Plus size model Brenda Mato believes that the fat jokes that are circulating are part of

the same discrimination as always but in “quarantine mode”

. “It is the same one that we suffer when we cannot find the clothes that we like in our size, when we see that the seats on public transport are getting smaller, when we cannot get a job because it seems that you cannot have a good presence if you are Fat, when you find it difficult to relate to others without others judging or giving your opinion and when you cannot eat quietly in public, be it a salad or a hamburger, without someone pointing out what you eat, “she exemplifies.

See this post on Instagram

The other day I took this picture after training at home. I never uploaded photos or videos training because I don’t feel comfortable. With all this quarantine shit and fat phobia, I realized that I never saw staying home and being sedentary as a problem, because as I exercise for myself and because I feel it does my body good, without looking for a descent of weight. It’s hard to talk about exercise when you have a fat body because people arbitrarily assume that you don’t do anything. Or also because it seems to me a shit to have to be justifying all the time that I am fat even exercising. They taught us that physical activity is an obligation, a punishment to burn the calories we eat. If you ate an alfajor it’s 10 more minutes. If I paint you that the pizza was delicious and you ate one more slice, 20 minutes and so we ended up transforming something that should generate happiness and pleasure in torture. Doing an activity, whatever you like, is great, but at your own time, at your own pace. If today you do not feel like it and it does not arise, they are not excuses, you are not lazy. It happens to us with everything, sometimes we feel like it, sometimes we don’t, and it’s fine. Exercising, like everything, has to be a choice. And it has to come from loving our bodies and not from hatred. It’s a fucking moment. If you don’t do it, don’t push yourself. The size of your body does not determine your value. If you gain or lose weight during quarantine, believe me, nothing happens.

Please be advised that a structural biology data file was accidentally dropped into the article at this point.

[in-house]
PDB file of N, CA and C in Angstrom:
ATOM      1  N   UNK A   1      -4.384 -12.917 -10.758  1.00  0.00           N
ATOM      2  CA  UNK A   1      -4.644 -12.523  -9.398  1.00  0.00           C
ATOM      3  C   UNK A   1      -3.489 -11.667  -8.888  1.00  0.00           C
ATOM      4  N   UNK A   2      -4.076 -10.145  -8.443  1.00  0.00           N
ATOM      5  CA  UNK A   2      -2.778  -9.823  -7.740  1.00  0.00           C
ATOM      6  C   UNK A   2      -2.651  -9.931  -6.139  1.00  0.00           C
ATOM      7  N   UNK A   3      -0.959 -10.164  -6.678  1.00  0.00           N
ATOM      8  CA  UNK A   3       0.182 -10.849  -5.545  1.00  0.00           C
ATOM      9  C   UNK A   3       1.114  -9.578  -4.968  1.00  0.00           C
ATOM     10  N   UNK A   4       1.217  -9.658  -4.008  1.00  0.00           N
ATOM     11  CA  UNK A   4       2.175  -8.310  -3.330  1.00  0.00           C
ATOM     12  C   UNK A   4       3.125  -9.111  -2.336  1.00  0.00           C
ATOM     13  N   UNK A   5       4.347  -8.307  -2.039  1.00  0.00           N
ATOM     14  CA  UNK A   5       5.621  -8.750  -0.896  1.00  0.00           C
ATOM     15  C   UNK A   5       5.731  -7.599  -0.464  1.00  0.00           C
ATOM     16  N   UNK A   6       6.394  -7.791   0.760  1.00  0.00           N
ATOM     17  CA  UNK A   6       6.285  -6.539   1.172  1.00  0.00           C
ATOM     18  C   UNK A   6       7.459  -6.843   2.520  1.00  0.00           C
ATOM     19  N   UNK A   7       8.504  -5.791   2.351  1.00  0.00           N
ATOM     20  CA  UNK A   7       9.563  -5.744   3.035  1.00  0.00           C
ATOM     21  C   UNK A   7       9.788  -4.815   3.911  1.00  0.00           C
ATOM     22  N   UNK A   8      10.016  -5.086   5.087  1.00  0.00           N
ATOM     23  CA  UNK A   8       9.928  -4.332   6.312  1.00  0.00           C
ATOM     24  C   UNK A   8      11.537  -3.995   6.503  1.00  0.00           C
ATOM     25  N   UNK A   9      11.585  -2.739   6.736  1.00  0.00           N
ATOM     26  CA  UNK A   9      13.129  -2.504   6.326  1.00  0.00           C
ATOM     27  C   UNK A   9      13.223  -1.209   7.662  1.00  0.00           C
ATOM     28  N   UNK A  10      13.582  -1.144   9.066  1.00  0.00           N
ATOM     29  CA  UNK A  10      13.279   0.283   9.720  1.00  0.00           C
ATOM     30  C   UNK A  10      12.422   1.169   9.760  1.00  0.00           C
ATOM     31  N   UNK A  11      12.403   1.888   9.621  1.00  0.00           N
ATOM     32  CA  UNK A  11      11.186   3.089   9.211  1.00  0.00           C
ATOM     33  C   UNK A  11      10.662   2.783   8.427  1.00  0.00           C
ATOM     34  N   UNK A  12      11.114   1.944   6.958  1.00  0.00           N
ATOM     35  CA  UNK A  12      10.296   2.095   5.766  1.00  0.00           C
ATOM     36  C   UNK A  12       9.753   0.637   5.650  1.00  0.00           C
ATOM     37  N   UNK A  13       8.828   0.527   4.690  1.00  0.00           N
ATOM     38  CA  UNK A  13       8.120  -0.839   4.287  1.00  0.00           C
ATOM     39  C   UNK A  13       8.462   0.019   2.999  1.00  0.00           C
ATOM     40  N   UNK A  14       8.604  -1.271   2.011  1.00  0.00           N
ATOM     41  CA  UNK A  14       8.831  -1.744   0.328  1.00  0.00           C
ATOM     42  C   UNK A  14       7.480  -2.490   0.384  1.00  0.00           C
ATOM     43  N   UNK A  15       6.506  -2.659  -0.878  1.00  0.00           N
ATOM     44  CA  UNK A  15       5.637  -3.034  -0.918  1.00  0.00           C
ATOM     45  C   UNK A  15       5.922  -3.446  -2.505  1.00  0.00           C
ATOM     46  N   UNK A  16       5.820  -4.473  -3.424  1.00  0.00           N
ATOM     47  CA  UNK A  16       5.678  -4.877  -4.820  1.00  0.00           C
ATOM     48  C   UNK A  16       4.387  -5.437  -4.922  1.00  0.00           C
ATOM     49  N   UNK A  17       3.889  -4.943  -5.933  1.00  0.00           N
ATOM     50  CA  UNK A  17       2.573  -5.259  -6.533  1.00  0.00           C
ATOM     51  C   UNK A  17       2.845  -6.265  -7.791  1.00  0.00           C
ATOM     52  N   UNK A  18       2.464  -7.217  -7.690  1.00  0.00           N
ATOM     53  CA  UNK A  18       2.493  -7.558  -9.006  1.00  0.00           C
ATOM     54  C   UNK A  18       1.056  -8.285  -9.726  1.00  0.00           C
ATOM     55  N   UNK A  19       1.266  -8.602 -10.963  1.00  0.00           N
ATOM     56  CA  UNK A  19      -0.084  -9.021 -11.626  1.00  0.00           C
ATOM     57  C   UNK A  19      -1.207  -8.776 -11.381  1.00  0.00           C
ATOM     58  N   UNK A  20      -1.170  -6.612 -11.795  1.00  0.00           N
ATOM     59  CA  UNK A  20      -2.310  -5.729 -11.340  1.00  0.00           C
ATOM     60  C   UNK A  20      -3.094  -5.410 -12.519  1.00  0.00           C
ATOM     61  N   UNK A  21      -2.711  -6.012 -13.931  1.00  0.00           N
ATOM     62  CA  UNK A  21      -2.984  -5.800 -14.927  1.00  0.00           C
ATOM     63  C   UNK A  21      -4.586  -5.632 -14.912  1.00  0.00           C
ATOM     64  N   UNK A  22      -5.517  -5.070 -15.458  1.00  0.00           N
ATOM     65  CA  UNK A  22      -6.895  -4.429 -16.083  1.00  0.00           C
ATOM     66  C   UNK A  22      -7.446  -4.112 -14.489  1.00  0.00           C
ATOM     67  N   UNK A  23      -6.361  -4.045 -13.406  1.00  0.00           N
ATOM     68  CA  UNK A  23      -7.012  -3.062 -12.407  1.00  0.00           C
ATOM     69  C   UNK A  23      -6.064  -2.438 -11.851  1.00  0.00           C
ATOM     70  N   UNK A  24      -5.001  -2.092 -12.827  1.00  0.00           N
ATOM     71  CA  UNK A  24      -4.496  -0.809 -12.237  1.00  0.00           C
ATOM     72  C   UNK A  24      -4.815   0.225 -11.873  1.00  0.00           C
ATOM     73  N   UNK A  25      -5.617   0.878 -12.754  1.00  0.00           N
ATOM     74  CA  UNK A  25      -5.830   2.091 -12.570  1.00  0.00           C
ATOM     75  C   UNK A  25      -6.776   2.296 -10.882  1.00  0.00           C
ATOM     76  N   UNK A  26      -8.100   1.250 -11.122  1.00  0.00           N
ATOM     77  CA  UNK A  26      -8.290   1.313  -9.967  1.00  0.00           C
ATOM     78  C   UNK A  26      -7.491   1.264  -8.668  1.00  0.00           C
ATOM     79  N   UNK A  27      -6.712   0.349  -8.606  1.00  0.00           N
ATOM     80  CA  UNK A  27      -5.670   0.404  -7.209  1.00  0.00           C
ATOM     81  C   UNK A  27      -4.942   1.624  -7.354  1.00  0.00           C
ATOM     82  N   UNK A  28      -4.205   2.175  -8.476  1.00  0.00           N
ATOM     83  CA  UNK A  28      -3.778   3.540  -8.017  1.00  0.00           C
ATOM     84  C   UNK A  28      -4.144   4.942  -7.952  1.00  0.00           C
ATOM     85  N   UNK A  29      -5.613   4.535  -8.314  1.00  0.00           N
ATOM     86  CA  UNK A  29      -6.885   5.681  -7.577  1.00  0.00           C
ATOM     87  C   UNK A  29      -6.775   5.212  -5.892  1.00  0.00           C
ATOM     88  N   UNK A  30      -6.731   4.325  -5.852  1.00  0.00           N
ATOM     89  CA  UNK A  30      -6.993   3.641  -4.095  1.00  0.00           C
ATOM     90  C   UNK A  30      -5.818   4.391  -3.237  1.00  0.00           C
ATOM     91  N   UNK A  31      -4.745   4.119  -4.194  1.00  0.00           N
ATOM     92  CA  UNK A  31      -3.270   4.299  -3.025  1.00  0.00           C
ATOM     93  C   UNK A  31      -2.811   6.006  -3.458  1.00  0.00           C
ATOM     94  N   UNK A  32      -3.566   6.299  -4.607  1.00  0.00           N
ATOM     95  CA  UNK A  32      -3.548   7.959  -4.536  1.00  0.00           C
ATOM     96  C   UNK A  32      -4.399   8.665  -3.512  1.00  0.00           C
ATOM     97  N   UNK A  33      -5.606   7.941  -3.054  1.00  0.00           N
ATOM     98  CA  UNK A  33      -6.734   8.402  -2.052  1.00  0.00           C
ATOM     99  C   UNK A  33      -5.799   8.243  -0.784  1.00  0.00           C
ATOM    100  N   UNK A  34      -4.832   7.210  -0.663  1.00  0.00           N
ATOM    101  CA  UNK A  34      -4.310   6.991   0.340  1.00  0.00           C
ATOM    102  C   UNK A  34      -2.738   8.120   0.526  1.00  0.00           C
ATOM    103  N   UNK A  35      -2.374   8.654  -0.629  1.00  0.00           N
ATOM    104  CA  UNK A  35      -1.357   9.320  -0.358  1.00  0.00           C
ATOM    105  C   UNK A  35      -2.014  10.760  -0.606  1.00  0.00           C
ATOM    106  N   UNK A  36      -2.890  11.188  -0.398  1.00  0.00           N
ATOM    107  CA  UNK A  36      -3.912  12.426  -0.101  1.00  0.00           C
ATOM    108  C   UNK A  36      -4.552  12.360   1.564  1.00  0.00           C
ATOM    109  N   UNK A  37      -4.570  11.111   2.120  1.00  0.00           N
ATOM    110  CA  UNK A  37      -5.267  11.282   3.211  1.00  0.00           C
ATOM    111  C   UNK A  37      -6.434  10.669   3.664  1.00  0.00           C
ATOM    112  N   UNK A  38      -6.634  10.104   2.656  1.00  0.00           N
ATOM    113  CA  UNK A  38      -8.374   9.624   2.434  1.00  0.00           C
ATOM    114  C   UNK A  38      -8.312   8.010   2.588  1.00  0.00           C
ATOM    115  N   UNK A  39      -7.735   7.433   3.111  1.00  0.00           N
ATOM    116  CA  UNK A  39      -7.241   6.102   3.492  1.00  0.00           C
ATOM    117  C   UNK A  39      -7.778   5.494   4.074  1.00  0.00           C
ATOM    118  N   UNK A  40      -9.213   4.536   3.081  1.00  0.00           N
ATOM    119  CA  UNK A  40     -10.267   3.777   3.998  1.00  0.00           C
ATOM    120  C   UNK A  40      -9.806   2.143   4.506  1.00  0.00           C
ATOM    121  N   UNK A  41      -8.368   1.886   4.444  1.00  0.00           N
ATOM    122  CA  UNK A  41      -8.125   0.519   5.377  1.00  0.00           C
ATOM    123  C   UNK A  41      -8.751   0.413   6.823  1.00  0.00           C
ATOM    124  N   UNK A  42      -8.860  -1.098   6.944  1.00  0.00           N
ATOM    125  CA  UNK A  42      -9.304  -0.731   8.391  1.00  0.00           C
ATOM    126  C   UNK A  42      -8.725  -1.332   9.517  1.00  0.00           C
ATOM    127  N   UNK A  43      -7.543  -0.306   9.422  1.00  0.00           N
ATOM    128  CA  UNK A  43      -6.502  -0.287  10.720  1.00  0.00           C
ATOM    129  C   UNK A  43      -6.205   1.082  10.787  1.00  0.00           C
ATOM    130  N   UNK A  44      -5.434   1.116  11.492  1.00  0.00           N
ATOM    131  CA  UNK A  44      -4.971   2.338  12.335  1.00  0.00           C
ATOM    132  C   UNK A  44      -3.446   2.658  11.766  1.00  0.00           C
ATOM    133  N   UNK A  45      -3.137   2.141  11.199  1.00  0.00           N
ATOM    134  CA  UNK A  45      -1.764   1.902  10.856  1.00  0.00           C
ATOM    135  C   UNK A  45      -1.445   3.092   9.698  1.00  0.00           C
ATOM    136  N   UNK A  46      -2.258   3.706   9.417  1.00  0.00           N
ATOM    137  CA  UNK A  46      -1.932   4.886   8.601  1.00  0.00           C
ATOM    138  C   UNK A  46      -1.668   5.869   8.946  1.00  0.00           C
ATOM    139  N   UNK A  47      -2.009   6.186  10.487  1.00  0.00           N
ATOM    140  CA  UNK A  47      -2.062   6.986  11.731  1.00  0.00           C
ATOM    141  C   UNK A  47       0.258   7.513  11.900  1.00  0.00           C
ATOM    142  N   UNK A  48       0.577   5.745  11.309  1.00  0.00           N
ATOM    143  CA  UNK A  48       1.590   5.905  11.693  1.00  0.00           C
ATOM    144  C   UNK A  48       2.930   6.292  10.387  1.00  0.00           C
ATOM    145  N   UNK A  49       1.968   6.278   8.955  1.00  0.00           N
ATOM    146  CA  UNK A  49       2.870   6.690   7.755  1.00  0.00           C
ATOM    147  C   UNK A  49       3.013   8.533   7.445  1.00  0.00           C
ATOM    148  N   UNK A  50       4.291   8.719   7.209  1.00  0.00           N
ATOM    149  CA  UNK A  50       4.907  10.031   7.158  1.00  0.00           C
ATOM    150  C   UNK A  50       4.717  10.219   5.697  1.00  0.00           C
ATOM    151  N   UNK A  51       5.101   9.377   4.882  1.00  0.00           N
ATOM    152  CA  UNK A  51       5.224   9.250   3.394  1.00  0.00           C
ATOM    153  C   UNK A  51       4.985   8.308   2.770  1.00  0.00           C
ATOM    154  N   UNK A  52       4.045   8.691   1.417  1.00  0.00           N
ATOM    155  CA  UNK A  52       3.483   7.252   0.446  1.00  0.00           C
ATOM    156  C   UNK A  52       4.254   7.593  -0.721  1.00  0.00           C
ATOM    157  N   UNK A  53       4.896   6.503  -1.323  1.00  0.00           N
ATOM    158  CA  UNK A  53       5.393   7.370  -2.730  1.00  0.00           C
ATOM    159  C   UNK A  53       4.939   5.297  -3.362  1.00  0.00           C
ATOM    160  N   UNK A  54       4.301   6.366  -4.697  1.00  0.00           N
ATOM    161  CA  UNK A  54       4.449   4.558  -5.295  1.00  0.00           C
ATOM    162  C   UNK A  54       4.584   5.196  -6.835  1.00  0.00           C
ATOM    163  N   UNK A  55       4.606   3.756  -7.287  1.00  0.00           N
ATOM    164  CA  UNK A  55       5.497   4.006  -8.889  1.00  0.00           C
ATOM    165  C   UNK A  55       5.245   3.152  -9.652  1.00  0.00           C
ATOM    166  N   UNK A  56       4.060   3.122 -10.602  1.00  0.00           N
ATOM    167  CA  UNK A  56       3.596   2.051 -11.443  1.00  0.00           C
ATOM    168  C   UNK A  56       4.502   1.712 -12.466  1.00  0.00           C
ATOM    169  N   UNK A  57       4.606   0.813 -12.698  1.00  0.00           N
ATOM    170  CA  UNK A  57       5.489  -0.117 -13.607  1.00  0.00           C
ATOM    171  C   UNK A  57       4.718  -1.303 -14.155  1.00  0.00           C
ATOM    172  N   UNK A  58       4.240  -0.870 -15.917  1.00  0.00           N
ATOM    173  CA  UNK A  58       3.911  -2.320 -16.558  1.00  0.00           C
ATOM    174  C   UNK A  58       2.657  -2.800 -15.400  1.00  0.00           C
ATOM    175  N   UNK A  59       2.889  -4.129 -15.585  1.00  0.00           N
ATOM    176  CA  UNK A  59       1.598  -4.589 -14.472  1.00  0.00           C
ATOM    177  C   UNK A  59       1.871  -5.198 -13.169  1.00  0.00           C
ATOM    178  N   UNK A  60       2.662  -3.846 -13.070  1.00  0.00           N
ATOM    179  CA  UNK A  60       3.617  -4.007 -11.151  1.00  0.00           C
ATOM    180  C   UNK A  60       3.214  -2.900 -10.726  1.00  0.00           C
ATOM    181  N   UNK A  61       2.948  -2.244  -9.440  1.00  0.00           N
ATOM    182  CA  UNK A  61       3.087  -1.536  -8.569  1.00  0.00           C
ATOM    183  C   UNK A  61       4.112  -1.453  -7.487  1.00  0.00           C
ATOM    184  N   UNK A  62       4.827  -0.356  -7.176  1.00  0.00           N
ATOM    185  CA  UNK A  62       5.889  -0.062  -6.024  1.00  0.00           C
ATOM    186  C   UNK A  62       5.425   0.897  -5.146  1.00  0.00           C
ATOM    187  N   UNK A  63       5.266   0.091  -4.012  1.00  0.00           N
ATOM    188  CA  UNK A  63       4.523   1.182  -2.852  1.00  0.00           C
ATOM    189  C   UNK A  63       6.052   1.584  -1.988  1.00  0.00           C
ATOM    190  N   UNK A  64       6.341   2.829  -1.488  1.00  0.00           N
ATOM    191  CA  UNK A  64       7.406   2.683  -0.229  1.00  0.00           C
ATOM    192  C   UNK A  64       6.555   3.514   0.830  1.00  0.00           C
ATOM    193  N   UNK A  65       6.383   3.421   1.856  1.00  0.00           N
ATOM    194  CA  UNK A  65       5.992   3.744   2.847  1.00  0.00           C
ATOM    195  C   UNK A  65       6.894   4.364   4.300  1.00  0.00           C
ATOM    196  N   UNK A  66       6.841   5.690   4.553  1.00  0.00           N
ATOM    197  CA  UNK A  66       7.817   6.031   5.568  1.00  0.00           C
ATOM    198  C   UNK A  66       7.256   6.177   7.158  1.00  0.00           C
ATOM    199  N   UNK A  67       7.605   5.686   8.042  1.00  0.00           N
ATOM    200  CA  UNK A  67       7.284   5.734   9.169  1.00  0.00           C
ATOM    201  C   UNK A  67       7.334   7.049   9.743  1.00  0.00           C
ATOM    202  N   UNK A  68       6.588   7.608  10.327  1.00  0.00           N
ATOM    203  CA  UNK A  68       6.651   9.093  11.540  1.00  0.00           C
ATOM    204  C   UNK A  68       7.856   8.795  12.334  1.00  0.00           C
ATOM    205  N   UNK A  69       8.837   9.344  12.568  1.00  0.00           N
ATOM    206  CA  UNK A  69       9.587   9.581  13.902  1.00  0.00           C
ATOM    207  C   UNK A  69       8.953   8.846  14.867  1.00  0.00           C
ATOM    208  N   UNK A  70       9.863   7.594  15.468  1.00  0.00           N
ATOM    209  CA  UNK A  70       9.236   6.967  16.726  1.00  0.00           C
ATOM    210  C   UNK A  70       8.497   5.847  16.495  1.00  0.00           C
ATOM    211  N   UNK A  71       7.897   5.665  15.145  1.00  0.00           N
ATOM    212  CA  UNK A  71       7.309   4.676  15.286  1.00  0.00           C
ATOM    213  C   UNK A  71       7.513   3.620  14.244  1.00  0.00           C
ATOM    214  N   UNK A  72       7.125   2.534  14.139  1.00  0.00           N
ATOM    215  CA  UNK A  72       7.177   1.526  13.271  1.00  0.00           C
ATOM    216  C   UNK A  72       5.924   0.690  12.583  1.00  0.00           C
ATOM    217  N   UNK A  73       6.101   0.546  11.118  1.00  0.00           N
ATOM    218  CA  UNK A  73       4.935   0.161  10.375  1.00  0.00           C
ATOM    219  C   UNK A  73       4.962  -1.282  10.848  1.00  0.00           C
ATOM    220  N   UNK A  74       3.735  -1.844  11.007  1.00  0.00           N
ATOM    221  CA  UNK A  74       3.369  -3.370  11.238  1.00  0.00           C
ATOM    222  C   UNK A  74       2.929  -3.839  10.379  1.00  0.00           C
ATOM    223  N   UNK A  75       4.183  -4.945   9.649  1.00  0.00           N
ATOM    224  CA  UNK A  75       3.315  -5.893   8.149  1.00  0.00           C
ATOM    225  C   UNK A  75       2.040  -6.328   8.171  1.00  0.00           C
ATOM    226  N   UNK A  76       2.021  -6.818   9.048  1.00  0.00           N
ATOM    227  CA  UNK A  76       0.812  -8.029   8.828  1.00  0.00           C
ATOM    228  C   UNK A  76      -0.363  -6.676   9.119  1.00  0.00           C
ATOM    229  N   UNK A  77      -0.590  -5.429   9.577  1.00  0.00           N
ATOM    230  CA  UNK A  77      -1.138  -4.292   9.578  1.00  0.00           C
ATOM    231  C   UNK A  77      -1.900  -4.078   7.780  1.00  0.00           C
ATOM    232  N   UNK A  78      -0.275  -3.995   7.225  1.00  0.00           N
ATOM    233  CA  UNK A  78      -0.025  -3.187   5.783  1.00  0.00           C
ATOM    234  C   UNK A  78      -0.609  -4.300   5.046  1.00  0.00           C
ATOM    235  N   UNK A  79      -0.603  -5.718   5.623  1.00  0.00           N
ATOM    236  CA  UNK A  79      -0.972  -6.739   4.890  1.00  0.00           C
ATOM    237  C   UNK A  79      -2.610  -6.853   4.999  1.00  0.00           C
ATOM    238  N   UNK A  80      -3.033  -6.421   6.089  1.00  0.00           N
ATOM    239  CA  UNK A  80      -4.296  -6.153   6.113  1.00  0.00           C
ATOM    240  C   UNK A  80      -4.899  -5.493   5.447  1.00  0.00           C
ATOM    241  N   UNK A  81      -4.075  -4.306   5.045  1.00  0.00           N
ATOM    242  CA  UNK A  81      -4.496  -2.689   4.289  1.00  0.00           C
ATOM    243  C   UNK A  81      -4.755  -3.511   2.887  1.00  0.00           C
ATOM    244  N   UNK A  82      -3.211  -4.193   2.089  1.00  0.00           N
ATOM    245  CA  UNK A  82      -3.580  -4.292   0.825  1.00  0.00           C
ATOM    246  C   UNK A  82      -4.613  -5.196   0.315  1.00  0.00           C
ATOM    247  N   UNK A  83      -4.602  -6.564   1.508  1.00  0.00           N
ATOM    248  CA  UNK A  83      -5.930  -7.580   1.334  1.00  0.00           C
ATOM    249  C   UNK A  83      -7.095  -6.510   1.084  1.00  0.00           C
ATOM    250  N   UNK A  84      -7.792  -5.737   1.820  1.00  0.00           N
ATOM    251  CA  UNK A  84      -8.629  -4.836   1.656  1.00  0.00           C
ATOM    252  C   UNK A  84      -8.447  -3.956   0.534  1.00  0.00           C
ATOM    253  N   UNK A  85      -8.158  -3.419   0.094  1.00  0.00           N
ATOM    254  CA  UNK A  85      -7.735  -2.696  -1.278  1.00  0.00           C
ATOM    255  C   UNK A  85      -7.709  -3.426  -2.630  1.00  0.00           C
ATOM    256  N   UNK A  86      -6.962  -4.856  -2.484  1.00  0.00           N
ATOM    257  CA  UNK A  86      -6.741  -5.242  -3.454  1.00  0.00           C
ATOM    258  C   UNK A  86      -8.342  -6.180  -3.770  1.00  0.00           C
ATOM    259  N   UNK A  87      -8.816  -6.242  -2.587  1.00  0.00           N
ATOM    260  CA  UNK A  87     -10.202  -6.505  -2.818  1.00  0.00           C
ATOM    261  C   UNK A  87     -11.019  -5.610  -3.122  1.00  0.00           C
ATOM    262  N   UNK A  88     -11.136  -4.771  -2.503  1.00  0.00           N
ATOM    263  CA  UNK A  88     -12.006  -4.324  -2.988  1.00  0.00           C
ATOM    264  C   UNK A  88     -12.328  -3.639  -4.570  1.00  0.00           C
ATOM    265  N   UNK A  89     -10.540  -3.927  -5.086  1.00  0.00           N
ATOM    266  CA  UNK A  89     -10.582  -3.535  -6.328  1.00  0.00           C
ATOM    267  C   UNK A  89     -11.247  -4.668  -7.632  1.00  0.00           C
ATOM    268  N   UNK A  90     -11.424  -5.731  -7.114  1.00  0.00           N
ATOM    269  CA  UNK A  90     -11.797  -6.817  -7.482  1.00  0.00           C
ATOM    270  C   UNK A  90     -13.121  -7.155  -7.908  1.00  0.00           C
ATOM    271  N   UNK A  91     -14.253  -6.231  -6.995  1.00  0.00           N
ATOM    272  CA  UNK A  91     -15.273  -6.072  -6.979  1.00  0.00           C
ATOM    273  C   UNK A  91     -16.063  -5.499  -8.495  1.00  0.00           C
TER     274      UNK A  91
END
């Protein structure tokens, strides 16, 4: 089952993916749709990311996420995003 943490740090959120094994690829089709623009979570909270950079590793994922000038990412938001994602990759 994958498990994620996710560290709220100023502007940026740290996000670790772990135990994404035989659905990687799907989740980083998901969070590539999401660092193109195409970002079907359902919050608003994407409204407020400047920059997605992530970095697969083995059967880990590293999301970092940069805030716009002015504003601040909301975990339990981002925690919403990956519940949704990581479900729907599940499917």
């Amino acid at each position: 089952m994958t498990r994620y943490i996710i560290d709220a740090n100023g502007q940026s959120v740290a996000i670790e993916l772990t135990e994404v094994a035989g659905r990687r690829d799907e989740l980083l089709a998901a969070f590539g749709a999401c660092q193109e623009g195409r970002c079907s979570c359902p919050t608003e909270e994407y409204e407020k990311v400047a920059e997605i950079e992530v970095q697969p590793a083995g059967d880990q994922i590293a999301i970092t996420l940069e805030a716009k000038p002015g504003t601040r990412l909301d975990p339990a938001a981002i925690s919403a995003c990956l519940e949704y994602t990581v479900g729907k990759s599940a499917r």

A shared publication of

Brenda Mato – Plus Size Model

(@ brenda.mato) the

Although it is true that obesity generates health disorders -in fact, it increases the risk of contracting COVID-19-, Brenda considers it contradictory that those who think about the way of life of fat people say that they do it for a health issue . “It would be good if people remembered that health is also psychic and emotional and that this harassment is not free. Many times it ends up having an impact on physical health. In a context like this,

can generate depression, anxiety and even eating disorders

“, alert.

For her part, Jime Carol tells that, during the first week of quarantine, she carried out a survey among her followers, which 700 people answered. Of these, some 160 also told him about their personal experiences around the teasing. “40% told me that receiving this kind of messages

distresses them and changes their day

. It takes them away from the food but then leads them to binge. Their insecurity increases, “he laments. And he concludes with a provocative proposal:” It would be good if, during the quarantine, all those who usually comment on the bodies of others keep their opinions to themselves. And that, when the quarantine passes, they keep them too. ”


Publicado en el diario La Nación